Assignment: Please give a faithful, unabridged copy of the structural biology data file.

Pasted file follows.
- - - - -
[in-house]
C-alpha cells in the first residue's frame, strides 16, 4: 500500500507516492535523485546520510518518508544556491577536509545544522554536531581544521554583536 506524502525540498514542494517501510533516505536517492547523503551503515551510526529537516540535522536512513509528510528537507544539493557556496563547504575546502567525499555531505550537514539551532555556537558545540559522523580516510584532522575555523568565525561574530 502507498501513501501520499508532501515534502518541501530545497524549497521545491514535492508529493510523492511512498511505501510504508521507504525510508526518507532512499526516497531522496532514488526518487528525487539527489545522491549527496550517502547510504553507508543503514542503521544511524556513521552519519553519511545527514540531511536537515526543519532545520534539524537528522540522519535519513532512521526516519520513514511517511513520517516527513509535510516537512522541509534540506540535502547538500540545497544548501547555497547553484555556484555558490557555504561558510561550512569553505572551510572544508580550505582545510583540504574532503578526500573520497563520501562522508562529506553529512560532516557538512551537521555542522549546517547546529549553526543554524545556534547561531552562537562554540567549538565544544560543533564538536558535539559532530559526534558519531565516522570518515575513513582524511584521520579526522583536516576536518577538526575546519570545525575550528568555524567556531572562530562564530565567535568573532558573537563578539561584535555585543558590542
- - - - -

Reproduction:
[in-house]
C-alpha cells in the first residue's frame, strides 16, 4: 500500500507516492535523485546520510518518508544556491577536509545544522554536531581544521554583536 506524502525540498514542494517501510533516505536517492547523503551503515551510526529537516540535522536512513509528510528537507544539493557556496563547504575546502567525499555531505550537514539551532555556537558545540559522523580516510584532522575555523568565525561574530 502507498501513501501520499508532501515534502518541501530545497524549497521545491514535492508529493510523492511512498511505501510504508521507504525510508526518507532512499526516497531522496532514488526518487528525487539527489545522491549527496550517502547510504553507508543503514542503521544511524556513521552519519553519511545527514540531511536537515526543519532545520534539524537528522540522519535519513532512521526516519520513514511517511513520517516527513509535510516537512522541509534540506540535502547538500540545497544548501547555497547553484555556484555558490557555504561558510561550512569553505572551510572544508580550505582545510583540504574532503578526500573520497563520501562522508562529506553529512560532516557538512551537521555542522549546517547546529549553526543554524545556534547561531552562537562554540567549538565544544560543533564538536558535539559532530559526534558519531565516522570518515575513513582524511584521520579526522583536516576536518577538526575546519570545525575550528568555524567556531572562530562564530565567535568573532558573537563578539561584535555585543558590542